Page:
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Navigating the reality of VR and the Metaverse: 3DOF, 6DOF and Yoonity Explore

Anthony Smith
Posted by Anthony Smith
Degrees of freedom

While the term ‘metaverse’ has transcended into everyday language, the actual concept remains a bit of a mystery, leading to confusion around what is possible and how it works.

Breaking down some of the terminology and myths around virtual reality and 360˚ immersive experiences, I would like to share some insight on the different types of experiences available.

Let’s start at the beginning, and ask ‘What is a metaverse?’.

As it is a fairly new concept, opinion and definition can vary, but it can be generally defined as ‘a virtual reality space in which users can interact with a computer-generated environment and other users.’

Even the definition can be a little confusing, as a ‘virtual reality space’ immediately conjures images of people in VR headsets, but that in itself is just another term for a computer generated or simulated environment.

Virtual reality can be experienced via laptops, desktop computers, smartphones, tablets and, yes, VR headsets. The level of immersion can vary depending on how you connect, nevertheless, you will feel immersed using any device.


Depending on the type of metaverse you are joining can also change how you join. Some require a specific app while some are open to join from any standard internet browser.

It is worth noting at this stage that any computer generated environment, (where people can join and interact with either content or other people), can be classed as a metaverse. This means there is a vast difference between the types of experiences available. It also means ‘the metaverse’ doesn’t exist as a singular entity, rather a series of entities, some of which are joined, some of which will never meet. Metaverse is a medium to consume content in the same way as movies, for example, and not a ‘destination’ in its own right.

The type of experience you join will also determine how you navigate around the environment to interact with content and other users.

Most people associate the metaverse with a 3D or 360˚ experience, however there are 2D, browser based apps where you control a ‘character’ or ‘avatar’ by using your arrow keys to move and another key or keys to activate content. Interacting with other people is done by entering communal zones or by moving close to another persons ‘avatar’ to activate a video call.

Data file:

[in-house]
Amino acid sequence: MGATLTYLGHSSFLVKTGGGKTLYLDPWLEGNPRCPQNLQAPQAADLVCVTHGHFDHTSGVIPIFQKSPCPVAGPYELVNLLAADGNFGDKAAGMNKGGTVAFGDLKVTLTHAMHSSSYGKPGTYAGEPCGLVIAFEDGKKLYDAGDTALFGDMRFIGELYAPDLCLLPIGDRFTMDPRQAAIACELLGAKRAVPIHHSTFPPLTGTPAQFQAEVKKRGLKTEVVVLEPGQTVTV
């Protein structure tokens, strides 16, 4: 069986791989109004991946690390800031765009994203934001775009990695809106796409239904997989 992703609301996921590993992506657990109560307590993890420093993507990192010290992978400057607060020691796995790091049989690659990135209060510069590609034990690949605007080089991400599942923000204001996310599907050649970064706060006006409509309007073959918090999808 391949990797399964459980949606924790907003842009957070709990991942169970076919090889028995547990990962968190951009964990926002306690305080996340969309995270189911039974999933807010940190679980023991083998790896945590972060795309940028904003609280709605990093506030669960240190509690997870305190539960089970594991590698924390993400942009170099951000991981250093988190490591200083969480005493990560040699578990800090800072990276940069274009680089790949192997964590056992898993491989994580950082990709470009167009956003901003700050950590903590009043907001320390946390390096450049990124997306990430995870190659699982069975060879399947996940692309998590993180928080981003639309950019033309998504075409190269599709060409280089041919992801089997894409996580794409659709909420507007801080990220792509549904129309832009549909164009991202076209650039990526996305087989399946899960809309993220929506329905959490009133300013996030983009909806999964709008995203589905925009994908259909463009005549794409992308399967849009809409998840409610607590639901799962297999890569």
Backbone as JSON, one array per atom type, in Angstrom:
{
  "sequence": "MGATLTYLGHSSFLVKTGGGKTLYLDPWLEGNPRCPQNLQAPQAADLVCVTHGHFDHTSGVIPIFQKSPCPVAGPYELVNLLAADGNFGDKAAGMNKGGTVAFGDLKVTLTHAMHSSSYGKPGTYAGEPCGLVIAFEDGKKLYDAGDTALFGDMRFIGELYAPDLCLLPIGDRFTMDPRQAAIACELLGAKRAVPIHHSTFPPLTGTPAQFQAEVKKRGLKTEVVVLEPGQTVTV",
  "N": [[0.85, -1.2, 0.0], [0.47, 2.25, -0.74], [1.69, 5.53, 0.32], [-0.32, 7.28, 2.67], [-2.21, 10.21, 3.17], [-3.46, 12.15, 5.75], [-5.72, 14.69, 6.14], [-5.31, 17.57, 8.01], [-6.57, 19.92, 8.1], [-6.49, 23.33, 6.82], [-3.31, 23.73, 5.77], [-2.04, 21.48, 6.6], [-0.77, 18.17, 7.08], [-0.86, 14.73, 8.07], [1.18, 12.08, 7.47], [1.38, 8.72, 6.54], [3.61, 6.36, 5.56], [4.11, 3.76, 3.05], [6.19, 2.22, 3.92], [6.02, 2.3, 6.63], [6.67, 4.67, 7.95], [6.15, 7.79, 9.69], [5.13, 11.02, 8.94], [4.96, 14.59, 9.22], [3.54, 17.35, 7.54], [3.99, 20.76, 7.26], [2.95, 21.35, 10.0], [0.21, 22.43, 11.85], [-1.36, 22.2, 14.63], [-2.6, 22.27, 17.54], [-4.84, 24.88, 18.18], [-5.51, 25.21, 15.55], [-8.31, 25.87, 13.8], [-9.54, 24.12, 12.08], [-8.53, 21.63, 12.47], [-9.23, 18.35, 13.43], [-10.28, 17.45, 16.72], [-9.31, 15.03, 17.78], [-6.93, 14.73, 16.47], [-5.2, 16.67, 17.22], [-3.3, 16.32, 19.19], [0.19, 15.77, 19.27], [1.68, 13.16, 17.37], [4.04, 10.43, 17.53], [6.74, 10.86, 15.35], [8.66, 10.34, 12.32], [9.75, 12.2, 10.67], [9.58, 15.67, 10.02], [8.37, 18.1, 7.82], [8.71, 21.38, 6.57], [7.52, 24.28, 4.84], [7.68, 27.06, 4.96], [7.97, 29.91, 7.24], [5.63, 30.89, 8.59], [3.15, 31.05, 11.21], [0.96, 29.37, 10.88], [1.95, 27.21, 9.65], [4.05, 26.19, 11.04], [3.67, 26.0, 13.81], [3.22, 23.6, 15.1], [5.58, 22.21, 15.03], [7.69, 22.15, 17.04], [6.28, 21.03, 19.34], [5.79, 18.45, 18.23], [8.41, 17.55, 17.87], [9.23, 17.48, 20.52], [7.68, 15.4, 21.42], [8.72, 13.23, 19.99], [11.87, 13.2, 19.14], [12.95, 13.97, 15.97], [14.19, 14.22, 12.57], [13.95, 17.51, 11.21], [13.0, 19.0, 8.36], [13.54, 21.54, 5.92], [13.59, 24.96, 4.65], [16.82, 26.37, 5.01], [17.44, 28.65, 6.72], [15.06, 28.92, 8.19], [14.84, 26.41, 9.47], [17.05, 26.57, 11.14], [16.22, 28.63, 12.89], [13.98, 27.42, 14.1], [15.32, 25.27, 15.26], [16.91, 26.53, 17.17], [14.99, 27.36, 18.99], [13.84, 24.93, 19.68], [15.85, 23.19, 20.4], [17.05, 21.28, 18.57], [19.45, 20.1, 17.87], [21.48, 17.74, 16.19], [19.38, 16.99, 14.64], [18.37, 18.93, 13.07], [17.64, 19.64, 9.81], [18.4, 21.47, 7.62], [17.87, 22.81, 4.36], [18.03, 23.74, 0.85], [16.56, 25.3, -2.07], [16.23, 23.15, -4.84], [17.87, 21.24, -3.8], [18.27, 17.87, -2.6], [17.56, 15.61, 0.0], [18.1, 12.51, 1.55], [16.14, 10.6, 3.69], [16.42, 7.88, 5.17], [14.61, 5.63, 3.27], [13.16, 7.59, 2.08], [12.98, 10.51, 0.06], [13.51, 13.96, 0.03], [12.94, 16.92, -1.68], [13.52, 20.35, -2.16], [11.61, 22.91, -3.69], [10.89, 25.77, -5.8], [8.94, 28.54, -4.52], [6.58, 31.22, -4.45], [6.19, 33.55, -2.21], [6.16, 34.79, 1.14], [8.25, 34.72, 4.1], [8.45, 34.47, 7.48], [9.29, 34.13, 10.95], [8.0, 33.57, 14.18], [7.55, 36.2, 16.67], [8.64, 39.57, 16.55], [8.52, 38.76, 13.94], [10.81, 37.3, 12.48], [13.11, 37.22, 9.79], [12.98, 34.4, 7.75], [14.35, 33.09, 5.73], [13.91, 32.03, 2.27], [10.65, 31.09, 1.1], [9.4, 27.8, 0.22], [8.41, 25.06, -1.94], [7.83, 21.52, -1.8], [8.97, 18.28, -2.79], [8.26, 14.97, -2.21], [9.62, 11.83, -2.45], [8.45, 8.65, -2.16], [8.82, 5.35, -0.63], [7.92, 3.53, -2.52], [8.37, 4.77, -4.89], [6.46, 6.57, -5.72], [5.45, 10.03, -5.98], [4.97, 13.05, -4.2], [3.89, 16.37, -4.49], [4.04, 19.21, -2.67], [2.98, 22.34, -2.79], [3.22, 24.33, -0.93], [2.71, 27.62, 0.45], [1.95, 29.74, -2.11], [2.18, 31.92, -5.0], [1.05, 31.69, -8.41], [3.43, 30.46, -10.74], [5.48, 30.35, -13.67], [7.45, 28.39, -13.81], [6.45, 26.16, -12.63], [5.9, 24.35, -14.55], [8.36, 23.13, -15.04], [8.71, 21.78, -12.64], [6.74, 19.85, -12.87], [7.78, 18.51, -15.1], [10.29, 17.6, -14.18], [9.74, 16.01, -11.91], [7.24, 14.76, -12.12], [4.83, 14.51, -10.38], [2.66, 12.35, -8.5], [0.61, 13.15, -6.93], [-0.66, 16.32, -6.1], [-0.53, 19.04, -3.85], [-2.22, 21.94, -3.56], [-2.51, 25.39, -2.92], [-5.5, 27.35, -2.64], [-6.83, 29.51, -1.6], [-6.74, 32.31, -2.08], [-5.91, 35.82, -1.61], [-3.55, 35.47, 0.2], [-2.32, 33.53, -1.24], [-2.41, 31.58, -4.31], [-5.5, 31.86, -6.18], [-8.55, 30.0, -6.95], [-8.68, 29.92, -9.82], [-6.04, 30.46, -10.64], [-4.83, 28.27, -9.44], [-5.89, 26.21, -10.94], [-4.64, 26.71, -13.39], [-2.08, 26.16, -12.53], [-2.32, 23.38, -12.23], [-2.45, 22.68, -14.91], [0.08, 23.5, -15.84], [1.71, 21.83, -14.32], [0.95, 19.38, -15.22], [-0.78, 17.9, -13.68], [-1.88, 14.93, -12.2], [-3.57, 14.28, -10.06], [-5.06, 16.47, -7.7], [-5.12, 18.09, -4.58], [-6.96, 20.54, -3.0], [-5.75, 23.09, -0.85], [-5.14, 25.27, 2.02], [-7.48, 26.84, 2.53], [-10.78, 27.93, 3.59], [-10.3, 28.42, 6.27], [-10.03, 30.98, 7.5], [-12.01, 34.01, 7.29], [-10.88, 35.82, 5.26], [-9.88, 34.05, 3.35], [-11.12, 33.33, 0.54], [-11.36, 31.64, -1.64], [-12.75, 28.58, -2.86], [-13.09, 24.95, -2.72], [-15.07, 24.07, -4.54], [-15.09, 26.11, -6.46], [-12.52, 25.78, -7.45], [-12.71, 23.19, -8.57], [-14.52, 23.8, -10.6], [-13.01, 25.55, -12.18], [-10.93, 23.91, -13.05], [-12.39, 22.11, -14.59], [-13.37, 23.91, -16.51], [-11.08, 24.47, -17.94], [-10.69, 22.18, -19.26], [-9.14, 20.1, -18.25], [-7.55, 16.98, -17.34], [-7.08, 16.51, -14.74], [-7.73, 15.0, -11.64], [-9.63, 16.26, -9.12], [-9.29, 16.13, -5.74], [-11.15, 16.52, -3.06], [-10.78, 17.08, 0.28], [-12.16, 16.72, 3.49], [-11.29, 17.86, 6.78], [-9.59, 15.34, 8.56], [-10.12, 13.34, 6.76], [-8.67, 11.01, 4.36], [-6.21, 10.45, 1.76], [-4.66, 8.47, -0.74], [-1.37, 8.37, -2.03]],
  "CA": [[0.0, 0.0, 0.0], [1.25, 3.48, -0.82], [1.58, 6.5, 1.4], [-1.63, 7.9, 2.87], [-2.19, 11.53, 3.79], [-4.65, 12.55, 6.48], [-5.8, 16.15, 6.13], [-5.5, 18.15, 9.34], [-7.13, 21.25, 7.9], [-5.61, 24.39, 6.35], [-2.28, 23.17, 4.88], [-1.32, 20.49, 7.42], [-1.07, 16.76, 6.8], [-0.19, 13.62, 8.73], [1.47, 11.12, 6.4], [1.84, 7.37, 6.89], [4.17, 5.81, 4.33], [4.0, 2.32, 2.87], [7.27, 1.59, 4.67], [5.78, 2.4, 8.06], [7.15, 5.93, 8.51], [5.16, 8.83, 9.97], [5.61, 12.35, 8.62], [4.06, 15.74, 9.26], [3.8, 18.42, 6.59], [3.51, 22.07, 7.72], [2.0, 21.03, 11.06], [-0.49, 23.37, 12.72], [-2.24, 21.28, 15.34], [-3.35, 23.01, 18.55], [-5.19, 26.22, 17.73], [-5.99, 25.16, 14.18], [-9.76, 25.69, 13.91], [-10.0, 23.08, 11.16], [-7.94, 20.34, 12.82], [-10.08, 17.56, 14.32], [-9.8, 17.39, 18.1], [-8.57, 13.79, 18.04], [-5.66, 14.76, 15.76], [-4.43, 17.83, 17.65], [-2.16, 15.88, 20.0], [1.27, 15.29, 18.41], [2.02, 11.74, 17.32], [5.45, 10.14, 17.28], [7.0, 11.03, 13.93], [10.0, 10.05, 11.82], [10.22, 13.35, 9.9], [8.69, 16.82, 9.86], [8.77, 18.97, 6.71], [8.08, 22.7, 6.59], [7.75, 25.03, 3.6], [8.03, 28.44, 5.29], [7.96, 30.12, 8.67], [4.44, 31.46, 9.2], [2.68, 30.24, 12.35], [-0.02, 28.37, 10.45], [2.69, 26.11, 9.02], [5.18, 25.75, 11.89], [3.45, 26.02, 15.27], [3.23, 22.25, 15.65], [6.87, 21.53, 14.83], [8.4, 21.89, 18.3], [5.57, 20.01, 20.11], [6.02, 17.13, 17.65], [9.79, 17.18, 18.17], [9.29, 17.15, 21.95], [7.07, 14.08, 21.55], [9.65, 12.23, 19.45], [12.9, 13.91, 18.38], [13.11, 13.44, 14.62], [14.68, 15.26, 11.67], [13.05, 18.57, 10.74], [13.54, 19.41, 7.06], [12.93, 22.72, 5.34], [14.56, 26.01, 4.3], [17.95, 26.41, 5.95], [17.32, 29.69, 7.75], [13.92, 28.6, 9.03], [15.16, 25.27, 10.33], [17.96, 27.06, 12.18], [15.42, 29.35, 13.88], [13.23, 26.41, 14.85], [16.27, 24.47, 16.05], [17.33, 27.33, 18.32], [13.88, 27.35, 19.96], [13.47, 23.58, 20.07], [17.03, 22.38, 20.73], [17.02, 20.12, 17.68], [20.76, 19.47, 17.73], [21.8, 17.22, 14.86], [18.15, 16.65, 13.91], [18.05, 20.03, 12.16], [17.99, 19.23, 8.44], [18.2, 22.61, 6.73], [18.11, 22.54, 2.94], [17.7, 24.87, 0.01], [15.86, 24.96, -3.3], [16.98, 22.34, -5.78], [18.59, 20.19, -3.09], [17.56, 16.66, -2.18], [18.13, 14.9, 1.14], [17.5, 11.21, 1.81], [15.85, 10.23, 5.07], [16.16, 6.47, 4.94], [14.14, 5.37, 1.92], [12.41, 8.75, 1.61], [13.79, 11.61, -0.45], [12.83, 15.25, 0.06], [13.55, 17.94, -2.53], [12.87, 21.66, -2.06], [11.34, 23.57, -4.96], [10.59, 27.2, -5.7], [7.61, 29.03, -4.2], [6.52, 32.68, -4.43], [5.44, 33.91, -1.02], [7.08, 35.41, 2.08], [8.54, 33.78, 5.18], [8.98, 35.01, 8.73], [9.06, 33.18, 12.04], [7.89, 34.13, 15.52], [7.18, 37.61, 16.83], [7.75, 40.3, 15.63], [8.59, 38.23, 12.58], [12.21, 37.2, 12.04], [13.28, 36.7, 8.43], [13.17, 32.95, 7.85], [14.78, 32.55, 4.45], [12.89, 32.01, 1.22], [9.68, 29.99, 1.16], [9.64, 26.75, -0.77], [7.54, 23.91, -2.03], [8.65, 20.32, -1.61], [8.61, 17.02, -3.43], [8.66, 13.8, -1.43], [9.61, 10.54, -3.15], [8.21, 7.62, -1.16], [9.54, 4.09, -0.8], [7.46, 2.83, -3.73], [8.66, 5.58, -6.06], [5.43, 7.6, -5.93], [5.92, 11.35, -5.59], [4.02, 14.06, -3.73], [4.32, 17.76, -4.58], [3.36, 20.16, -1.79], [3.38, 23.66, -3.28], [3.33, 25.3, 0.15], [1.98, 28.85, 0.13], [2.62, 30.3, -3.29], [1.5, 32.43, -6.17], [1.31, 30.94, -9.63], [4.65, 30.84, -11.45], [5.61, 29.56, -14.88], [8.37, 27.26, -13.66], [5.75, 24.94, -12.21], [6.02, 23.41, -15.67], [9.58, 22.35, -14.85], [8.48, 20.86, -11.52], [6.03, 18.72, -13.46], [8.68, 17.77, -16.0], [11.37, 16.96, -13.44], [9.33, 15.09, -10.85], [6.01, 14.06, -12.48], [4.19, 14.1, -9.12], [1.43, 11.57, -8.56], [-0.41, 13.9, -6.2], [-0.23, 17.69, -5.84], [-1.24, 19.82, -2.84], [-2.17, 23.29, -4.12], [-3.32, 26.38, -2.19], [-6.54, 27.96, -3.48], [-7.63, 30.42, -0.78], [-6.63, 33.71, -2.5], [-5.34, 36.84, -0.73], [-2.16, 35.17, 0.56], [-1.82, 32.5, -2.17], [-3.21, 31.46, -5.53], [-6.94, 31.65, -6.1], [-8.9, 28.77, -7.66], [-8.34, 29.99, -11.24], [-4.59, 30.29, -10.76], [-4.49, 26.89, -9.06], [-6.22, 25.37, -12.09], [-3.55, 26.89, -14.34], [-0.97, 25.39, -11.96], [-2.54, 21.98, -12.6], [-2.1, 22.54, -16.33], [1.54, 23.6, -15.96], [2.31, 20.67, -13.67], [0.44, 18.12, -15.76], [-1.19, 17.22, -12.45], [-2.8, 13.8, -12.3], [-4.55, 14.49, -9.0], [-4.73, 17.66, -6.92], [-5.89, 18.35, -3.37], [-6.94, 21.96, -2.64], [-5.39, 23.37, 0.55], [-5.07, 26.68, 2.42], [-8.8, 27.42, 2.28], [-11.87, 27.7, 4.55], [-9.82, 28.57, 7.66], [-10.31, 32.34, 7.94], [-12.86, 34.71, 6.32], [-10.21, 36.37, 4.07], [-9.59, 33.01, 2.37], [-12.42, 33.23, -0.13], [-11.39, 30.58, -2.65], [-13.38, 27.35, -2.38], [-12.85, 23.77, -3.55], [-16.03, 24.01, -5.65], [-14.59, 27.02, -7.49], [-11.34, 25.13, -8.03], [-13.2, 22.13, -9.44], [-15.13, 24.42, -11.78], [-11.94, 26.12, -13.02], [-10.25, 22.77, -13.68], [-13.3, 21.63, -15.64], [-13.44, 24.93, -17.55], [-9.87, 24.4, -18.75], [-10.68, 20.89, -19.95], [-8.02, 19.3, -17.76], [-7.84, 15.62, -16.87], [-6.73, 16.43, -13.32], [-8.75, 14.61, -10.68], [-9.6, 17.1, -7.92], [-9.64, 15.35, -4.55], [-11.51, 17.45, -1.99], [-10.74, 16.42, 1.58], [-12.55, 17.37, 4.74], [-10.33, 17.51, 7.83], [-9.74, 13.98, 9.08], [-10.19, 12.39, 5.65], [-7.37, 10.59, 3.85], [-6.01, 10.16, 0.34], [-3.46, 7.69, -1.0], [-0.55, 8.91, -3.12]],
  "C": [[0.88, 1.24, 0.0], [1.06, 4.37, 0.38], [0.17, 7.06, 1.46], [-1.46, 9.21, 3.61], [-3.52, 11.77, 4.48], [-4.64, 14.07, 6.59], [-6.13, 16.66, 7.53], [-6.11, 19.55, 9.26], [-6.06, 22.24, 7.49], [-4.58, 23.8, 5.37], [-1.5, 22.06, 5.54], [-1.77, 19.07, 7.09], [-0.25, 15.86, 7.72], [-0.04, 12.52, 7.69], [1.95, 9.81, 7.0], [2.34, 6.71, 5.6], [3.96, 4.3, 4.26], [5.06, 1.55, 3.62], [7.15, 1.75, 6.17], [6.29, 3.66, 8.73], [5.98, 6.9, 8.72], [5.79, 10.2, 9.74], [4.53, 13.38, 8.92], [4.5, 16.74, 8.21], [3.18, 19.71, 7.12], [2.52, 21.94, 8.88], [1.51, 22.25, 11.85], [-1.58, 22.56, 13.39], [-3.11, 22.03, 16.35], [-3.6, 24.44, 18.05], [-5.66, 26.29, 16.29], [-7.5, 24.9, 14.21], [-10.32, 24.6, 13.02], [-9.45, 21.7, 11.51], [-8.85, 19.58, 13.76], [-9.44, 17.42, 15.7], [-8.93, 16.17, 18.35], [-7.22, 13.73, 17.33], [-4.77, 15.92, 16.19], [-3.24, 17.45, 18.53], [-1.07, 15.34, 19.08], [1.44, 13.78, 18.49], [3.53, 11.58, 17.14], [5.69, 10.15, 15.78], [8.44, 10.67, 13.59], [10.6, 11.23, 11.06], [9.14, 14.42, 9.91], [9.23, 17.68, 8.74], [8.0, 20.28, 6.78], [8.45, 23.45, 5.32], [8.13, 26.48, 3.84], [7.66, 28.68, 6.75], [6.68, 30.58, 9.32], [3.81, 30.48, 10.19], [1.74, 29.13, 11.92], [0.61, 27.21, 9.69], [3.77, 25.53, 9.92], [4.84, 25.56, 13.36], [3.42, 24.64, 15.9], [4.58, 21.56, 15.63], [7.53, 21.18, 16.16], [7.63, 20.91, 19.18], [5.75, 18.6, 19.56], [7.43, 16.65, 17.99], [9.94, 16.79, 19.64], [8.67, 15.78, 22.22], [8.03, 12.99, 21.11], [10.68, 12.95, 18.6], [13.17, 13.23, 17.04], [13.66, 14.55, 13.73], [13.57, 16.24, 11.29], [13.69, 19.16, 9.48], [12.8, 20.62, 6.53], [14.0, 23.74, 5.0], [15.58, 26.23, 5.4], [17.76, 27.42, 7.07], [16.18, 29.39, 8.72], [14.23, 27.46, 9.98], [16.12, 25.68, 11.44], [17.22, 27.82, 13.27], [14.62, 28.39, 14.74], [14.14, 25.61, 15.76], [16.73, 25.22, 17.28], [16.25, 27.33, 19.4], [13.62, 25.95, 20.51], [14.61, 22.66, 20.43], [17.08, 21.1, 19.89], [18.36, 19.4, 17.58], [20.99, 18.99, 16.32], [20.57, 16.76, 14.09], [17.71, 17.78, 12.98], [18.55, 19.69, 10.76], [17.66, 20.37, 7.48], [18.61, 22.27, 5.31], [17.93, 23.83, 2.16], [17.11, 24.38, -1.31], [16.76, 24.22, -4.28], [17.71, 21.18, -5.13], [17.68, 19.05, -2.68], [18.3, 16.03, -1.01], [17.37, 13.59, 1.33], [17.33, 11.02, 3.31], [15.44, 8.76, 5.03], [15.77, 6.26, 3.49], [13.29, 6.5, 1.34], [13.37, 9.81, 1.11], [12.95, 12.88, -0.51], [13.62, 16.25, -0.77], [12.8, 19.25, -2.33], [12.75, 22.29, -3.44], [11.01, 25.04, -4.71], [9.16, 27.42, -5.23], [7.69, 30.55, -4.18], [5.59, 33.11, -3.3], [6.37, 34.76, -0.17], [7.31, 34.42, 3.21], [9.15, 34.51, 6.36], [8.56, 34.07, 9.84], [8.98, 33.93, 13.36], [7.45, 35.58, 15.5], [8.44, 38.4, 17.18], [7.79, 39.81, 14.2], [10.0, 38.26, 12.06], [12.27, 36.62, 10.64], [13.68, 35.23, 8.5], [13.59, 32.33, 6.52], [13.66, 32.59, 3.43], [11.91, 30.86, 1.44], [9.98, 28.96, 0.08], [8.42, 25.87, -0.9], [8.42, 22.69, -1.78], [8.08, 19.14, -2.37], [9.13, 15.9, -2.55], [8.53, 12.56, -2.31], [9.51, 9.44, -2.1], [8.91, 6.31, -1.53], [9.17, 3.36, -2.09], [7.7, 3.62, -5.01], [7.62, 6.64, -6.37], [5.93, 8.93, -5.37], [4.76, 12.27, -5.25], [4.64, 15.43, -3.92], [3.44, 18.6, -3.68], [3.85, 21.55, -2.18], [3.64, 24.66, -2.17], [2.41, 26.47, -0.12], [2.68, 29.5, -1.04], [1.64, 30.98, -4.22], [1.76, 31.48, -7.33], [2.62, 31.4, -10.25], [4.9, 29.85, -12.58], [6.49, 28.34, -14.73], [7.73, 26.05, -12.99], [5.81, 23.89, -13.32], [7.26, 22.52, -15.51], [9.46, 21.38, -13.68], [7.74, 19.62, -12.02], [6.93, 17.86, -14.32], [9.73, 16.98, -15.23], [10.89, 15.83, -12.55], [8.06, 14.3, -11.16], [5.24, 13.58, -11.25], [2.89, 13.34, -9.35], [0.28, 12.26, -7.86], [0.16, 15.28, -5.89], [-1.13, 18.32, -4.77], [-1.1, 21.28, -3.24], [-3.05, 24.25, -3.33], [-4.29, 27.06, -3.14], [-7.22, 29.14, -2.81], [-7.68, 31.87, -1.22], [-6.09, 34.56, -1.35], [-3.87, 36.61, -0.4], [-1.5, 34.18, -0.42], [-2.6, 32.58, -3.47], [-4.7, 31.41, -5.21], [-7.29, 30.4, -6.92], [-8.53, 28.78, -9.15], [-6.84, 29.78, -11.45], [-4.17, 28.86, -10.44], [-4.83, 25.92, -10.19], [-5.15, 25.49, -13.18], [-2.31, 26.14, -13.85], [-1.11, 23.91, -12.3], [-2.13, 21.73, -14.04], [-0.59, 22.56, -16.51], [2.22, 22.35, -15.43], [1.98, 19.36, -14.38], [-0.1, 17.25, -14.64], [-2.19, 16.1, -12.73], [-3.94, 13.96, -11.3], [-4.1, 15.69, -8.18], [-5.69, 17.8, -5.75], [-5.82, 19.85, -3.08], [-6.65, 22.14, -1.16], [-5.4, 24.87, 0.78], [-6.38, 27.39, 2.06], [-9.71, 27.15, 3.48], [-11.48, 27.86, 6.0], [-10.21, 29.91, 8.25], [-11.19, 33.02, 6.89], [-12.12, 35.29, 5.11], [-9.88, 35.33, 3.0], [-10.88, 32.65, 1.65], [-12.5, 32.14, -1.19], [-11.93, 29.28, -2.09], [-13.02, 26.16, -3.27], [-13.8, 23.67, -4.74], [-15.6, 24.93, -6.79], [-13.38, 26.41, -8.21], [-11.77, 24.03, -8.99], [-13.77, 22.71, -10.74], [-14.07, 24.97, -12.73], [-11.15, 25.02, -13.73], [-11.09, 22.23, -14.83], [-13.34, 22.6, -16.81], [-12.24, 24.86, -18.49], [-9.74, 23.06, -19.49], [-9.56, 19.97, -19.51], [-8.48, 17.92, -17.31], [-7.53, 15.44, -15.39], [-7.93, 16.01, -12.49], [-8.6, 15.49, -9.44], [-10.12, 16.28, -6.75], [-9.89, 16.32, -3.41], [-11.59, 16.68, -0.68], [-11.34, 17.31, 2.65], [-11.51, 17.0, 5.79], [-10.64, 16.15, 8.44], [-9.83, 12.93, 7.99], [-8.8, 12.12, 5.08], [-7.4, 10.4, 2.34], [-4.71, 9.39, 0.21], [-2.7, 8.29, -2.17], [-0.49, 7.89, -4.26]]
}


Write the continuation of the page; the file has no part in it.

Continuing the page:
Immersion levels are more restricted in this type of app and, while it is not set in 3D at all, it is still a metaverse.

Introducing ‘DoF’

‘DoF’ stands for ‘degrees of freedom’ and experiences are generally split between 3DoF and 6DoF, which dictates how you navigate and interact in your metaverse.

The prefix indicates the movement you can do, so 3DoF allows you to look up/down, left/right and rotate your head. Effectively, 3DoF is the same as looking around whilst standing still. You can view everything around you, but cannot freely ‘walk’/’move’ to get closer.

3DoF uses two types of navigation to allow you to ‘move’:

  • ‘Teleports’ or ‘point to point’ navigation to jump you to the next view in the virtual environment. The points are generally pre-determined, although you can have as many as you like in your experience.
  • 360˚ video (actual film or animated) can take you on a journey. You can look around to see the whole environment, but can’t deviate from the ‘route’, as it is effectively placing you in the film. Think of it being a passenger when someone else is driving.

3DoF is presented in a first person perspective, while 6DoF can be either first or third person. 6DoF includes rotation and full movement, allowing users to freely move around and interact with objects, granting full immersion in the experience.

So, 6DoF is better?

Yes and No.

Degrees of freedom experiences

6DoF is undoubtedly the most immersive way to experience a metaverse, but development is often more expensive, as is the user equipment used to take part, often requiring high-end equipment to deliver a seamless user experience.

The hosting servers for 6DoF metaverses also need to be able to carry large bandwidth to enable the experience to run, as the environments are ‘rendered in real time’. This means the software is continually reimagining the space in line with users movement, which in turn can often cause limitations on concurrent users in a specific instance to cope.